Otolaryngology utilization of speech-language pathology services for voice disorders.
OBJECTIVES/HYPOTHESIS: To examine the utilization of speech-language pathology (SLP) services by otolaryngology for outpatients with laryngeal/voice disorders. STUDY DESIGN: Retrospective analysis of a large, national, administrative US claims database. METHODS: The study population included patients with a laryngeal/voice disorder based on International Classification of Diseases, Ninth Revision, Clinical Modification codes from January 1, 2004 to December 31, 2008, seen by an otolaryngologist as an outpatient, and 12 months of follow-up. Data were collected on SLP evaluation and treatment and patient factors including age, gender, geographic region, employment status, initial laryngeal diagnosis, and laryngeal diagnosis change over 12 months. Multivariable logistic regression analysis was used to investigate factors associated with receipt of SLP evaluation and treatment. RESULTS: There were 91,898 unique patients who met study criteria. A total of 4,485 (4.9%) patients had an SLP evaluation, of whom 2,216 (49.4%) had at least one voice therapy session. Patient age, gender, geographic region, and laryngeal diagnosis were associated with increased likelihood of receiving SLP services. Patients whose final laryngeal diagnosis changed from their initial diagnosis had greater odds of having an SLP evaluation (odds ratio = 1.18, 95% confidence interval = 1.06-1.31) compared to patients without laryngeal diagnosis change. CONCLUSIONS: SLP evaluation and treatment occurred in a minority of laryngeal/voice-disordered patients. Further study is needed to assess the impact of SLP services on the healthcare utilization of patients with laryngeal/voice disorders. LEVEL OF EVIDENCE: 2C.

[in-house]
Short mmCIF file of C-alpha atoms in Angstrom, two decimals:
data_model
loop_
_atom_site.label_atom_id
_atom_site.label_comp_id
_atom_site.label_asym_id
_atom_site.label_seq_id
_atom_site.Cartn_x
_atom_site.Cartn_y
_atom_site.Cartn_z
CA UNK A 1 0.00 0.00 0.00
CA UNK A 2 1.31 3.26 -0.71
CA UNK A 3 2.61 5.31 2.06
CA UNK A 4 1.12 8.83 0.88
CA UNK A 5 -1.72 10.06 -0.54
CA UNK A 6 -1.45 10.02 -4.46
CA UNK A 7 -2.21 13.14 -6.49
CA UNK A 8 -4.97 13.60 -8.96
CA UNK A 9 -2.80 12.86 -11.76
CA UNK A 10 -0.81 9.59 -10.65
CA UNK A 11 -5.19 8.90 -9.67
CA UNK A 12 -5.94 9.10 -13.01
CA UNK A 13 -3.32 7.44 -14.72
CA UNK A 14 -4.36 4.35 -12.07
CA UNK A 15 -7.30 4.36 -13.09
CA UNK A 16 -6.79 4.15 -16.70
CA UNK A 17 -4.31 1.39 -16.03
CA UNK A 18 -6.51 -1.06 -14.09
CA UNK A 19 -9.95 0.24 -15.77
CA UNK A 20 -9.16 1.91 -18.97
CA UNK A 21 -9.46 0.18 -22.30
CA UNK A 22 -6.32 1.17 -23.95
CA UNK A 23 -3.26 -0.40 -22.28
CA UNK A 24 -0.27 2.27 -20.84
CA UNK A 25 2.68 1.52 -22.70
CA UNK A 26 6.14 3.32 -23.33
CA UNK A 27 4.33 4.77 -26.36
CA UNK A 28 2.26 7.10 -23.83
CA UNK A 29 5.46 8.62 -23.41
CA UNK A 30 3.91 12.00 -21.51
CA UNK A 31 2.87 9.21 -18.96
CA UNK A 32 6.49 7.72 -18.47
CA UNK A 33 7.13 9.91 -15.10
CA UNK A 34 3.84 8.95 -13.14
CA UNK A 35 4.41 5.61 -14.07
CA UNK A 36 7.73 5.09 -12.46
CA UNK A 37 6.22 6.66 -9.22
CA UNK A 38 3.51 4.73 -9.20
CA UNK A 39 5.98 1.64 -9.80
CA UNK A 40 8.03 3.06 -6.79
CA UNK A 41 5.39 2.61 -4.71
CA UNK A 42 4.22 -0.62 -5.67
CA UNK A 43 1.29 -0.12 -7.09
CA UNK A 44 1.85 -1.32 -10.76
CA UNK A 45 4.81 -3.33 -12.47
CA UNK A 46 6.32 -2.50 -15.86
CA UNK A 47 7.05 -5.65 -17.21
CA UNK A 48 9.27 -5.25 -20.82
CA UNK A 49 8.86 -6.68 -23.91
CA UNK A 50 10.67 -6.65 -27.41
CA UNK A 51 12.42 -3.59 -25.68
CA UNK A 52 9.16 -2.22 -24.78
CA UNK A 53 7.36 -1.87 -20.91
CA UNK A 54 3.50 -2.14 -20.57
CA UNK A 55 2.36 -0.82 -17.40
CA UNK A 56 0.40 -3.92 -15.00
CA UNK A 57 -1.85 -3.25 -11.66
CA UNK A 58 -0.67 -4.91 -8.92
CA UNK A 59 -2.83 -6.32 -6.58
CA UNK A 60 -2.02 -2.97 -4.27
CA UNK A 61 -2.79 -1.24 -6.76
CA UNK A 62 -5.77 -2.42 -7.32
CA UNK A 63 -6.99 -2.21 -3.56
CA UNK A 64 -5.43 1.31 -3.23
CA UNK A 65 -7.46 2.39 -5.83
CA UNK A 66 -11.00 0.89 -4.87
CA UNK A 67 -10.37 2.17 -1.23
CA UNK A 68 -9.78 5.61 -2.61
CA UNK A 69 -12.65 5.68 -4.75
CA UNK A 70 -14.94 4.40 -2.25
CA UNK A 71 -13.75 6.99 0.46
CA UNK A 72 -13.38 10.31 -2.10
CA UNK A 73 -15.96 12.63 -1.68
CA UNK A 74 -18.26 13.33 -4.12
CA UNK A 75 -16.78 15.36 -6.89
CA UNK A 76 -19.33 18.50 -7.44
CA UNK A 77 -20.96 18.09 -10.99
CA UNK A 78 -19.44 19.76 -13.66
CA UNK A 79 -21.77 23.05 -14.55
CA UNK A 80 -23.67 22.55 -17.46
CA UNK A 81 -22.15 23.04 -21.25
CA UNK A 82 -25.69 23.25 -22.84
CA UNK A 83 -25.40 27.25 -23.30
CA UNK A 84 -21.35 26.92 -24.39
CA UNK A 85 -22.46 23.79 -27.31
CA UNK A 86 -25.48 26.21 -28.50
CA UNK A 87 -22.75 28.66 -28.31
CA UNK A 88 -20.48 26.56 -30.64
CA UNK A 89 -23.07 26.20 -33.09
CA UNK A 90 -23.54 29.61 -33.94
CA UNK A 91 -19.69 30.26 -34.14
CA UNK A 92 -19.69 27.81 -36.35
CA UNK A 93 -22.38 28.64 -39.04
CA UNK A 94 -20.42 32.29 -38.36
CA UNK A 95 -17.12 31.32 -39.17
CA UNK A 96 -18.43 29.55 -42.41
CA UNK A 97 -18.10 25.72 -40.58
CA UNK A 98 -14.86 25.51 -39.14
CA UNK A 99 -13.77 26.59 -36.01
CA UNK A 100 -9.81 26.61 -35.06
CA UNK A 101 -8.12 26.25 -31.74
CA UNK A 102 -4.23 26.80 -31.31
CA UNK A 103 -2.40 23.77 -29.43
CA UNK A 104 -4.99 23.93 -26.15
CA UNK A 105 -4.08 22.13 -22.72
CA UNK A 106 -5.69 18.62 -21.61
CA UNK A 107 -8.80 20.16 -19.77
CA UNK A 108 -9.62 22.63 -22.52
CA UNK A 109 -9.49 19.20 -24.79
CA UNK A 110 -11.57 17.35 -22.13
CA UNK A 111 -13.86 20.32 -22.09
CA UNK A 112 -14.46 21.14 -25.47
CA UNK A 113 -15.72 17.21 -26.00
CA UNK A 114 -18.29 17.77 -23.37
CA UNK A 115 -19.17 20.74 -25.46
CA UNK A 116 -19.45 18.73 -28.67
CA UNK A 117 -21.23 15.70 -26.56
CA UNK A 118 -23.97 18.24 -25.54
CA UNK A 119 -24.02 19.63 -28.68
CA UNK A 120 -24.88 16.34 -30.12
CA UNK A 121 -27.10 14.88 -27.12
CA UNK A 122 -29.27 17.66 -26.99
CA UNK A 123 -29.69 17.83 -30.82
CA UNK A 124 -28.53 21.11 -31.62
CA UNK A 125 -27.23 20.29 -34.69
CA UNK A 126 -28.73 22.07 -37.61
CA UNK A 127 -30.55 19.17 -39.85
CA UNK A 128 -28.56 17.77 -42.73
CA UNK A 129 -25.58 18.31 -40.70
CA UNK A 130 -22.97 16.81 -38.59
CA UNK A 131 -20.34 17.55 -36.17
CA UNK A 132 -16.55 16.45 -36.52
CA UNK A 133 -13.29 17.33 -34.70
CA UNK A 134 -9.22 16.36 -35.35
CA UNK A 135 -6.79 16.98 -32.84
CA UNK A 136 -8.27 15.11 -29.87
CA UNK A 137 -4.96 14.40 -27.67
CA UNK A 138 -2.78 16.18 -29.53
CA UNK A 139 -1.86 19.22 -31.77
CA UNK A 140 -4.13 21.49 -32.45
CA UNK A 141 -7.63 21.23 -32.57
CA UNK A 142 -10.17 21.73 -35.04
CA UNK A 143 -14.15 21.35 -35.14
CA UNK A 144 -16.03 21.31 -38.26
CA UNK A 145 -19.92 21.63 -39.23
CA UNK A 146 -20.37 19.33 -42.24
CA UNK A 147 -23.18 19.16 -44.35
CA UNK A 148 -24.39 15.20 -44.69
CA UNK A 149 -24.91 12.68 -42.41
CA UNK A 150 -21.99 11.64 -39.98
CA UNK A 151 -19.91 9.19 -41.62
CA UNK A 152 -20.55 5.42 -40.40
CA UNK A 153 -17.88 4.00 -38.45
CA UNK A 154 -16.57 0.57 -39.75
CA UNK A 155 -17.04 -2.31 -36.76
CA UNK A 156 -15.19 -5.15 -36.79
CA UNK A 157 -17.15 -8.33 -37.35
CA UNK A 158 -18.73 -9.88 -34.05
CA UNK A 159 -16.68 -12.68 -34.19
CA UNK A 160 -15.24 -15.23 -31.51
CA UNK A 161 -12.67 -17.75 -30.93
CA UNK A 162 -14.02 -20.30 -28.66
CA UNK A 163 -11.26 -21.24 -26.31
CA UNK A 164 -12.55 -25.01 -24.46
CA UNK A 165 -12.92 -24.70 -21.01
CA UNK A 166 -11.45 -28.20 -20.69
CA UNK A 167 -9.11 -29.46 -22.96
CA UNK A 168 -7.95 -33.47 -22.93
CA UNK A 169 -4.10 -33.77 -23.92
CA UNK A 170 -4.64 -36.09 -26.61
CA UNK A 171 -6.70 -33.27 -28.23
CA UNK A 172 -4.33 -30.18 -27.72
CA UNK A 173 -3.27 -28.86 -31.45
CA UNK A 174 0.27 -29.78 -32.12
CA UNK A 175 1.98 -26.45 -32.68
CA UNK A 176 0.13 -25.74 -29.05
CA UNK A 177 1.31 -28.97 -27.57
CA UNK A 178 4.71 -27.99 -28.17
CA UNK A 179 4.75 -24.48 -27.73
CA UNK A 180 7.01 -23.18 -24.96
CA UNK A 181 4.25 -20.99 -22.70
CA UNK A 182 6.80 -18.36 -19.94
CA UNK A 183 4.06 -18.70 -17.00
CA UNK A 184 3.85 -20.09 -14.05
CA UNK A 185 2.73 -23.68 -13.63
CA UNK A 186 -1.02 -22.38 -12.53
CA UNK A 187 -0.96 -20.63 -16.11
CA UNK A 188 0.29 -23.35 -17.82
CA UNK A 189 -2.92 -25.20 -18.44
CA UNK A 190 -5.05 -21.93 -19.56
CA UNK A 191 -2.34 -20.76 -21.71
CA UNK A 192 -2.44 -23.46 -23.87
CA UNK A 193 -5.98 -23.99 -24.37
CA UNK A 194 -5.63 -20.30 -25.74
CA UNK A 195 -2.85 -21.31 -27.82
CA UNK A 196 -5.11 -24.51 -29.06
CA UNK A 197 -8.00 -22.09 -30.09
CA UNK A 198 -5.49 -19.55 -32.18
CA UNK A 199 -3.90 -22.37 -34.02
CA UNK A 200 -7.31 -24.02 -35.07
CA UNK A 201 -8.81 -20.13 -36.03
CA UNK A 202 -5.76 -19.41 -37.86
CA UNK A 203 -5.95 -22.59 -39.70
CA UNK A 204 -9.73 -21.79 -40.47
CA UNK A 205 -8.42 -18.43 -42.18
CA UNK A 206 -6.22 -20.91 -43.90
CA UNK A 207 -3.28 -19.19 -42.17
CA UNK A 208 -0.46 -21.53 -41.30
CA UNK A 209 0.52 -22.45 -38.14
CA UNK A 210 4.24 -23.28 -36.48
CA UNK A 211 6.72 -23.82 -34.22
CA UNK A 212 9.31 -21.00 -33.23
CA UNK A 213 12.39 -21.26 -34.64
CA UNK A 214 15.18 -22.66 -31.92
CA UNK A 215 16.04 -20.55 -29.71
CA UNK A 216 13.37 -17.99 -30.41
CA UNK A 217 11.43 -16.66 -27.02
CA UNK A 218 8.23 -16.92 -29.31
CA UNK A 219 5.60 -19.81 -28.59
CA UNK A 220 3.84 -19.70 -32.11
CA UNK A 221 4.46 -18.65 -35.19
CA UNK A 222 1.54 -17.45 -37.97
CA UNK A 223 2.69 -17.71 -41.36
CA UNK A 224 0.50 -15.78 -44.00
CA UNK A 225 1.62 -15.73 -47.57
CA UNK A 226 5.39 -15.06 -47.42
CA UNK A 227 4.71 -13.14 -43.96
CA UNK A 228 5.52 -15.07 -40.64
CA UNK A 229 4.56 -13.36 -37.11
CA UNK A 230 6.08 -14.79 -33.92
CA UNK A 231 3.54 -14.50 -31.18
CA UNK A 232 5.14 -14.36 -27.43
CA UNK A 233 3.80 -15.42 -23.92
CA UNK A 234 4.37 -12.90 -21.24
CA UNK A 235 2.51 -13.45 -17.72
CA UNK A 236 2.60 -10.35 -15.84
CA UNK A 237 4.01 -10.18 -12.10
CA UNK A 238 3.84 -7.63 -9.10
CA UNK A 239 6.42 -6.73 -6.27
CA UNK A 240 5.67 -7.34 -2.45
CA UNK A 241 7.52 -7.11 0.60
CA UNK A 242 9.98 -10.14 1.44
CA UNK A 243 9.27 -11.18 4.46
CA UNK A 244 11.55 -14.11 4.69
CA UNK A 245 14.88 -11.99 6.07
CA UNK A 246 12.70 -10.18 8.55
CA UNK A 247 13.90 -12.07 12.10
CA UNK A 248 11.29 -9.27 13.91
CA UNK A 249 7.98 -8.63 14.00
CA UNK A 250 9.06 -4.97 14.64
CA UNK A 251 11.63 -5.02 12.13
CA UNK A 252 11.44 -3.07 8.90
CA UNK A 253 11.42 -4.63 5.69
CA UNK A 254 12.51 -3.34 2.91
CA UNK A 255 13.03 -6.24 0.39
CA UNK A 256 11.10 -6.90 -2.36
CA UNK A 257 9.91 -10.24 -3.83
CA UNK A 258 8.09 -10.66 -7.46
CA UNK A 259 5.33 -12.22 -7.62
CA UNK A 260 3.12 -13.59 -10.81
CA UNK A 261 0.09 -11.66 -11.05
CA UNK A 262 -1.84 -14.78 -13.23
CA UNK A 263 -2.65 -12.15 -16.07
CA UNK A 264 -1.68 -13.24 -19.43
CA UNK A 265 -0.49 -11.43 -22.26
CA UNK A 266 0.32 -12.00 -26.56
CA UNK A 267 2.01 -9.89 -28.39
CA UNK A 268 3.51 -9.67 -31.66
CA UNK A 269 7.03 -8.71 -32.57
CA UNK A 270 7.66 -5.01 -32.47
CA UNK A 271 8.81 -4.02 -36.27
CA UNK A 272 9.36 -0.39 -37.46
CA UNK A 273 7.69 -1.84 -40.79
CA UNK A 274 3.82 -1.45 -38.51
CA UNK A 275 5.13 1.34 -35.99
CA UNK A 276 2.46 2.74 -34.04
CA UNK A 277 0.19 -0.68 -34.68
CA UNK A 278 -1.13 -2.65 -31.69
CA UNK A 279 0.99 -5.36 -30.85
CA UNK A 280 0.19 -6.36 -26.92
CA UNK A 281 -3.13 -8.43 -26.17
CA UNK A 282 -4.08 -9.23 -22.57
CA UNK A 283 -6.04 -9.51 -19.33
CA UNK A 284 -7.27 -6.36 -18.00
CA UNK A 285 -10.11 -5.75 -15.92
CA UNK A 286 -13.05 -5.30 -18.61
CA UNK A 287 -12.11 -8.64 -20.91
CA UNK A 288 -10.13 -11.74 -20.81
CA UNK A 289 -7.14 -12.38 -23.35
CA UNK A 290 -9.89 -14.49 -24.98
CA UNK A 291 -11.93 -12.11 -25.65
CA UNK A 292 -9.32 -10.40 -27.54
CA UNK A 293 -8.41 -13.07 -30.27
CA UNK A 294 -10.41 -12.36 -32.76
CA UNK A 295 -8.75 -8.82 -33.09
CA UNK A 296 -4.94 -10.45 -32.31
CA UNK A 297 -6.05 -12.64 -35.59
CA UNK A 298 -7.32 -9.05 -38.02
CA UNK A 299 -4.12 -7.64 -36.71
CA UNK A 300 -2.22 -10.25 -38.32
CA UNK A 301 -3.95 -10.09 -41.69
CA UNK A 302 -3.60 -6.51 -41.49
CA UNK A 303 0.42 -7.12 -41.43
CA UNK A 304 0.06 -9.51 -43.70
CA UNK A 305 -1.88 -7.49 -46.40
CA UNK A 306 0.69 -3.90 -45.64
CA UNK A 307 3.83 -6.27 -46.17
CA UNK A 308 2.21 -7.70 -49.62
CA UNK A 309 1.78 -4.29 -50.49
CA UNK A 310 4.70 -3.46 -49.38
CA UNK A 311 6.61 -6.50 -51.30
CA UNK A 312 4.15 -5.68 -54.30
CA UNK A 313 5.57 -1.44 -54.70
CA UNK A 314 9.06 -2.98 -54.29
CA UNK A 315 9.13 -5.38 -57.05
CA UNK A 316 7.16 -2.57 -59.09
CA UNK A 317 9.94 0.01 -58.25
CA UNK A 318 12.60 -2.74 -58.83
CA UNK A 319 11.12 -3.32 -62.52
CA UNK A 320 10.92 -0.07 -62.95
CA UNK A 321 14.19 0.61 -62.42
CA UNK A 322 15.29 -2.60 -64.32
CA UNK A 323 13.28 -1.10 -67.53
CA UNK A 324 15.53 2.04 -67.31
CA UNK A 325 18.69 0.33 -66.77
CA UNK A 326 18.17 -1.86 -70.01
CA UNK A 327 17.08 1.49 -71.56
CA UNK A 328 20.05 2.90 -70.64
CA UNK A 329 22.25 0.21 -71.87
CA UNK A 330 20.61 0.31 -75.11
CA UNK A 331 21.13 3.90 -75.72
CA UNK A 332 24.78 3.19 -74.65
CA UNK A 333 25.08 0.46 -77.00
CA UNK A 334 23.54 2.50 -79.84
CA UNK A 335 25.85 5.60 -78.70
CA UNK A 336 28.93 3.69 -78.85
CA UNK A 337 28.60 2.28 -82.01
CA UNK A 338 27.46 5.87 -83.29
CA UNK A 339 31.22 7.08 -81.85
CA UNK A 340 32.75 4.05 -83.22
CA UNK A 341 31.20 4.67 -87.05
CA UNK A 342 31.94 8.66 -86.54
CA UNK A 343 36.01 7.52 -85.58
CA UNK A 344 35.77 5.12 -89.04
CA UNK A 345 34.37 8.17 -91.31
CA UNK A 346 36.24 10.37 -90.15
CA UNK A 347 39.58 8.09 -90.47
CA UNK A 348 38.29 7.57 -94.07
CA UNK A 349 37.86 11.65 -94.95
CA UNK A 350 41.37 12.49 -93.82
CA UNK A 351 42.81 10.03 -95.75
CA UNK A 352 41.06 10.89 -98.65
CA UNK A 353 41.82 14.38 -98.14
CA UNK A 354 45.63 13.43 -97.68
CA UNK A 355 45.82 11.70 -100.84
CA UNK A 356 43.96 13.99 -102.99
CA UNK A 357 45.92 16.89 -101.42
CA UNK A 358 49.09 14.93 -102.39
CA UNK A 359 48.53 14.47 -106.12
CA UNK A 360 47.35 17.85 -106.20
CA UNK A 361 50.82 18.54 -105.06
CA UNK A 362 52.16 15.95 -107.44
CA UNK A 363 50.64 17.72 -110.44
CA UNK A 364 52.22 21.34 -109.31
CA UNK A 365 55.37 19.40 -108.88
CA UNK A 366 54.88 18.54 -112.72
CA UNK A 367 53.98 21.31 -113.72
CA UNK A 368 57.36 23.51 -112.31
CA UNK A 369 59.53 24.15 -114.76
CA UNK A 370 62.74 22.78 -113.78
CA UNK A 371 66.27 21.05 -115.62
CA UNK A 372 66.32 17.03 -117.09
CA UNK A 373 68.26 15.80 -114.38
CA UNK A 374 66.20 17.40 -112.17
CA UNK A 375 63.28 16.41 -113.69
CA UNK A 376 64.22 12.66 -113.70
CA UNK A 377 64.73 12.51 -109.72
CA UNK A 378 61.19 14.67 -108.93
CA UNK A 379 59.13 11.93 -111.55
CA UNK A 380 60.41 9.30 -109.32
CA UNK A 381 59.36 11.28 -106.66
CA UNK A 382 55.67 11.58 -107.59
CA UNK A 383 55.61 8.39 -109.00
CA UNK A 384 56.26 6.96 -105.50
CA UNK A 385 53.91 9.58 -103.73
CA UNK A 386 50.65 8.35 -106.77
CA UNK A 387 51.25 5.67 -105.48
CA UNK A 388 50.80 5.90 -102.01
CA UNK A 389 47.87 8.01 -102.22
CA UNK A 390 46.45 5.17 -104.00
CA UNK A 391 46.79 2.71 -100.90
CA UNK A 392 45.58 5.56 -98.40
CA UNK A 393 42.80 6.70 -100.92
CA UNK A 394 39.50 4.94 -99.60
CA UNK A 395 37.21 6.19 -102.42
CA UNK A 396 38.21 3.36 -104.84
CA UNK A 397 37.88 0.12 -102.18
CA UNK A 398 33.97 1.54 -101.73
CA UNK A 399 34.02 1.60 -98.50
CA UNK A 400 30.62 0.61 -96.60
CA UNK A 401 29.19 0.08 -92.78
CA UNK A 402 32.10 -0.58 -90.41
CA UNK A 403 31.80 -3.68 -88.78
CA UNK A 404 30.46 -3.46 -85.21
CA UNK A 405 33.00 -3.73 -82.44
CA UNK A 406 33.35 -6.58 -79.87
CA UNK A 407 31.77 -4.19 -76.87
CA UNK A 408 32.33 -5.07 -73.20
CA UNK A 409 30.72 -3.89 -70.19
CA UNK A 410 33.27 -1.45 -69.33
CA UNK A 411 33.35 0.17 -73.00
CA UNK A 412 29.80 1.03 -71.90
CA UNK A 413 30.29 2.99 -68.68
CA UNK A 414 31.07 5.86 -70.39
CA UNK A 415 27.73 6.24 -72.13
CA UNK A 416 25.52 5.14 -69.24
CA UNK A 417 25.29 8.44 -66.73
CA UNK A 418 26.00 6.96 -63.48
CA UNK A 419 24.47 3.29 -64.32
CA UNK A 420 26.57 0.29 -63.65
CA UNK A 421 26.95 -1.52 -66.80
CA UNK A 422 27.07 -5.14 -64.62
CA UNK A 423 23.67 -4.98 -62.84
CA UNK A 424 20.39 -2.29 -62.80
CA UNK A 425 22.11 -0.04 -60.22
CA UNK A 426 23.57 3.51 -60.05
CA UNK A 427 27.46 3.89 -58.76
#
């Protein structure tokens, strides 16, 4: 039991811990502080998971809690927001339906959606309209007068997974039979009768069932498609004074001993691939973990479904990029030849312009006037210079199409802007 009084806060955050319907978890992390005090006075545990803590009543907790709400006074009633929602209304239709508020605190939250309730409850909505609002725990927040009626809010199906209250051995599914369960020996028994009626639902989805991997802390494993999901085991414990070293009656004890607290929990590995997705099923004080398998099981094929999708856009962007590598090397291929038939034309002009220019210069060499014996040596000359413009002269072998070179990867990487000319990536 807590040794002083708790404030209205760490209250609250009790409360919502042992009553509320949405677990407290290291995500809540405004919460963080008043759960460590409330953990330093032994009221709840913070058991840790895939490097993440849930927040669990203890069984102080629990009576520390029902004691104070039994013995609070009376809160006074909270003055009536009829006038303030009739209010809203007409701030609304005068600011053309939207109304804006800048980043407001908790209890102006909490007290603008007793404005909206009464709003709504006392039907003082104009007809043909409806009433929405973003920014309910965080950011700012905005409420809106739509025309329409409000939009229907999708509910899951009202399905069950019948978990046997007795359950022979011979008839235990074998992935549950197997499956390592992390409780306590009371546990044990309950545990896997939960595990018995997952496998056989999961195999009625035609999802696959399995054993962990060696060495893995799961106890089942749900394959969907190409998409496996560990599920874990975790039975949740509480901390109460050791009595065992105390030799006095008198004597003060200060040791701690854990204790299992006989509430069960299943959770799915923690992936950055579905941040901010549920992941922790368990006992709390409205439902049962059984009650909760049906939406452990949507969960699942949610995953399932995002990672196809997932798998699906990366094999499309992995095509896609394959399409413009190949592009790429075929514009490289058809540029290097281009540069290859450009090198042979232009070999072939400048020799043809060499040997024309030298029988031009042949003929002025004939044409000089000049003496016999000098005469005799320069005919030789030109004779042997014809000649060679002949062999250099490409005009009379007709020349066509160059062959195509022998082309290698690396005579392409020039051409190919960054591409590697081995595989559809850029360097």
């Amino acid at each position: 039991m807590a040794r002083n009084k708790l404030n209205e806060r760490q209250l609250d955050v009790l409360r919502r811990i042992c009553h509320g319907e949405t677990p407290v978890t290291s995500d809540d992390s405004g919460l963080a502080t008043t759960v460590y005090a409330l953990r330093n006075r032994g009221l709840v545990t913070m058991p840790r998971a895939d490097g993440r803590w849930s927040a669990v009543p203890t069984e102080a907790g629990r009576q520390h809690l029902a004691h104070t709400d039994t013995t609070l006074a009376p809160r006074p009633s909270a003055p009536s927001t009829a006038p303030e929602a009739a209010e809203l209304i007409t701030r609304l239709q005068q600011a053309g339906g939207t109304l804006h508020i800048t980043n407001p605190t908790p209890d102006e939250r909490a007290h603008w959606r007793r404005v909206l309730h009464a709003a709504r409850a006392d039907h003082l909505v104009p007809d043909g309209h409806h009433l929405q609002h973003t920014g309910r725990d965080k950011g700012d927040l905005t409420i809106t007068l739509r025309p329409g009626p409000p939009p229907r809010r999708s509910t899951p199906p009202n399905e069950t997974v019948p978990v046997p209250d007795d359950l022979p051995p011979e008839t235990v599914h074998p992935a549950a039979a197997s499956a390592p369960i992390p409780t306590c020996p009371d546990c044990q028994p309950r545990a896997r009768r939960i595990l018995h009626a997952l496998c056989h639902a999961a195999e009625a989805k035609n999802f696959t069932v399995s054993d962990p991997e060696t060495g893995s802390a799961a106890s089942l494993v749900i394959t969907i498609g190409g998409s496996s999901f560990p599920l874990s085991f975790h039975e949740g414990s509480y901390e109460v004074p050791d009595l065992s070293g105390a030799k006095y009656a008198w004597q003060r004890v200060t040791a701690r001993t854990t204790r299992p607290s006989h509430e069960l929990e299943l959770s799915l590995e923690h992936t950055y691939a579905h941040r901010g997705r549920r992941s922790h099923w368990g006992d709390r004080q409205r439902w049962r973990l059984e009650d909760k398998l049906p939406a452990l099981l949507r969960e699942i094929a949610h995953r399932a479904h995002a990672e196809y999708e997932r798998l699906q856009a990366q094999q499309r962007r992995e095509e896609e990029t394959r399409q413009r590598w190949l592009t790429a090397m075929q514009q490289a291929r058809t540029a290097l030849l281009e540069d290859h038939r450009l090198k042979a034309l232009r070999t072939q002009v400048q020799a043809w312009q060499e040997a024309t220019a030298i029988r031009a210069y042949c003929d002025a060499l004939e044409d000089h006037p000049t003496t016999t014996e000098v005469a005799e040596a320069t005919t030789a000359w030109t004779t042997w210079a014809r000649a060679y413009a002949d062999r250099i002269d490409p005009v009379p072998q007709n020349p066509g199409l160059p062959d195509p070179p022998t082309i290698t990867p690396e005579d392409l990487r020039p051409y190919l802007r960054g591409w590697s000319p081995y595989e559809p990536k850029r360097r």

Cohen, SM; Dinan, MA; Kim, J; Roy, N
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